Fact: Tom Crean purchased the building that would later be transformed to become the South Pole Inn, in 1916 and he was granted a publican’s licence in 1917

  • Fiction: That the South Pole Inn was the result of a refurbishment in 1927.

Fact: The building was vulnerable to flooding from the nearby river and foundations were raised. The new elevations would form the two-storey structure it is today, in 1929. Tom Crean confirms the year the renovations took place in a direct quote transcribed to a news article from his appearance in a court case in 1930. 

  • Fiction: That Tom Crean’s career effectively ended in April 1919, after a fall at Rosyth while serving on HMS Fox.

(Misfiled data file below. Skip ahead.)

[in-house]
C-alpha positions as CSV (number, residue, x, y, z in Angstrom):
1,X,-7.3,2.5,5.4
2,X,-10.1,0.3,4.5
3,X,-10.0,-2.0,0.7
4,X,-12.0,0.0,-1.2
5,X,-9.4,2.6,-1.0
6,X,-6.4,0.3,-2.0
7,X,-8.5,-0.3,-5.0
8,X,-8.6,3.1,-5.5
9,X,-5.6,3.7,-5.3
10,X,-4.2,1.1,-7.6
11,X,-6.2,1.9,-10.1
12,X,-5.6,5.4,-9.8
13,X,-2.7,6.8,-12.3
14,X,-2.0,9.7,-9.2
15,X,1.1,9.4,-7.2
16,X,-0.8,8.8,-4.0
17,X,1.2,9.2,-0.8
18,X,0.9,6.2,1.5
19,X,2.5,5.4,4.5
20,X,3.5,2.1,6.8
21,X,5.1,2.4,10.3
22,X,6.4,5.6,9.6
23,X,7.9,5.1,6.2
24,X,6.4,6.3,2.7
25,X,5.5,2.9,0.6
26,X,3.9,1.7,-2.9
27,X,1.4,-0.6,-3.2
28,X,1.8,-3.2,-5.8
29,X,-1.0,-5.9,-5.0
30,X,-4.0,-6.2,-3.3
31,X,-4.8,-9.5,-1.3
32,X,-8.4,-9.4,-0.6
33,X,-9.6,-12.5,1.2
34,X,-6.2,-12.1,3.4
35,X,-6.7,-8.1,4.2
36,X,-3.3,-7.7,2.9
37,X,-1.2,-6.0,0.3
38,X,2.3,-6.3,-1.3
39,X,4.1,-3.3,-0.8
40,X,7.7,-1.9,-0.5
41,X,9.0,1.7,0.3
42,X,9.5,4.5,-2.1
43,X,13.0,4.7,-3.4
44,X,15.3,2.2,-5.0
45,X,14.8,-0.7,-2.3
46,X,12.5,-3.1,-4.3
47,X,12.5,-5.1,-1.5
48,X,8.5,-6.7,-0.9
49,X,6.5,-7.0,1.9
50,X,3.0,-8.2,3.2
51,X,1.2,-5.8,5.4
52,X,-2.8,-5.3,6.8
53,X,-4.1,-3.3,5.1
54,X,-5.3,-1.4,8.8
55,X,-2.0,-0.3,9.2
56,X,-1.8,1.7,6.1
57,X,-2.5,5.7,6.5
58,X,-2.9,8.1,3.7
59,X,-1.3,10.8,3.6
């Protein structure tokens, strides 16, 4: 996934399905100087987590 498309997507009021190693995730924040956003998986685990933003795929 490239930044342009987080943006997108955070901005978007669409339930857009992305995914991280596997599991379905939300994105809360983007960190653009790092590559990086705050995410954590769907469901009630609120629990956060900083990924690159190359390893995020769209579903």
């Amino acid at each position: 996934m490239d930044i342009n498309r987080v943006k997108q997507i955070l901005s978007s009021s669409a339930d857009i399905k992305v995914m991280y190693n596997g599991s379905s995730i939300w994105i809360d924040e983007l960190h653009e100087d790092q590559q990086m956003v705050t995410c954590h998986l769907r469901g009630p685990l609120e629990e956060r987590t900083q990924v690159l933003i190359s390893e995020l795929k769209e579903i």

Fact: Tom Crean played an active role as a Boatswain Warrant Officer during HMS Fox’s role in the North Russian Expedition. Some of his activity is referred to in the ship’s logs and a good example of his physical activity is also referred to in a letter written by a crew member when the ship was had reached Russia.

Whilst not fitting under the category of fact or fiction, there appears to be a commonly held belief, born out of opinion written in a previous account which I consider to be incorrect. The suggestion being that Crean, after his retirement and his return to Ireland caught up in the War of Independence and later in 1922, The Irish Civil War, Crean, ‘because of political tensions’, kept quiet about his time in Antarctica and the British Navy

Along with the supposition that Crean was ‘vulnerable in staunchly Republican Kerry because of his links with the British Navy’ these are mere assumptions I strongly disagree with and I believe I have good reason to.